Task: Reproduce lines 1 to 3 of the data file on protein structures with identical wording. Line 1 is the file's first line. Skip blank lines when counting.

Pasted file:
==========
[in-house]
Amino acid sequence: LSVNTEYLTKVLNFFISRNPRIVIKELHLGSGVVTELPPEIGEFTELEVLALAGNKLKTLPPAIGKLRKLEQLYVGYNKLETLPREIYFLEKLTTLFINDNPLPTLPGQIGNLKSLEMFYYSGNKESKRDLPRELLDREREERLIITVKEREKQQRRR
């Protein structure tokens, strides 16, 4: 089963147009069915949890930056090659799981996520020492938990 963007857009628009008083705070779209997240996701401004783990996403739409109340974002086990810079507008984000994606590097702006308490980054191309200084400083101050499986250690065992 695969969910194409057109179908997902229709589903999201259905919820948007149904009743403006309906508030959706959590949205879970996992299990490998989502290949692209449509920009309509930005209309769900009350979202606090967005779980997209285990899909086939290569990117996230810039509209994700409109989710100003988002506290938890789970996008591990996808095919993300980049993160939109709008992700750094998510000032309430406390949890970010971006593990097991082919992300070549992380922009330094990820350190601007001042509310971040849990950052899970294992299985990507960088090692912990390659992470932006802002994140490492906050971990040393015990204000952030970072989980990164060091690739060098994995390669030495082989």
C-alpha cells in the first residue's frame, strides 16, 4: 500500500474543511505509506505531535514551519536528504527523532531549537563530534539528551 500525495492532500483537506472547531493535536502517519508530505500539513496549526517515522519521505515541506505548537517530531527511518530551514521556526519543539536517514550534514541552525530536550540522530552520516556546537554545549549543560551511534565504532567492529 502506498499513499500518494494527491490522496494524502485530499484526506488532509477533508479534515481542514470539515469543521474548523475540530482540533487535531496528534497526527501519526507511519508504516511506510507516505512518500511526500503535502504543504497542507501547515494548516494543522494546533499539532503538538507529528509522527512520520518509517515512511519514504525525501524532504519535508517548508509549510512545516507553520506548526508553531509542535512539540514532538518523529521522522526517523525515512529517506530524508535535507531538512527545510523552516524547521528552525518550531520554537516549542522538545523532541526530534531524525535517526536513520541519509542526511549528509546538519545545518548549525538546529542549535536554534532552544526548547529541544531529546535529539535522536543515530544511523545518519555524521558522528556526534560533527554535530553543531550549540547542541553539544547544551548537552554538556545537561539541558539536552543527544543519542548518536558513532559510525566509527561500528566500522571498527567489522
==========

[in-house]
Amino acid sequence: LSVNTEYLTKVLNFFISRNPRIVIKELHLGSGVVTELPPEIGEFTELEVLALAGNKLKTLPPAIGKLRKLEQLYVGYNKLETLPREIYFLEKLTTLFINDNPLPTLPGQIGNLKSLEMFYYSGNKESKRDLPRELLDREREERLIITVKEREKQQRRR
């Protein structure tokens, strides 16, 4: 089963147009069915949890930056090659799981996520020492938990 963007857009628009008083705070779209997240996701401004783990996403739409109340974002086990810079507008984000994606590097702006308490980054191309200084400083101050499986250690065992 695969969910194409057109179908997902229709589903999201259905919820948007149904009743403006309906508030959706959590949205879970996992299990490998989502290949692209449509920009309509930005209309769900009350979202606090967005779980997209285990899909086939290569990117996230810039509209994700409109989710100003988002506290938890789970996008591990996808095919993300980049993160939109709008992700750094998510000032309430406390949890970010971006593990097991082919992300070549992380922009330094990820350190601007001042509310971040849990950052899970294992299985990507960088090692912990390659992470932006802002994140490492906050971990040393015990204000952030970072989980990164060091690739060098994995390669030495082989």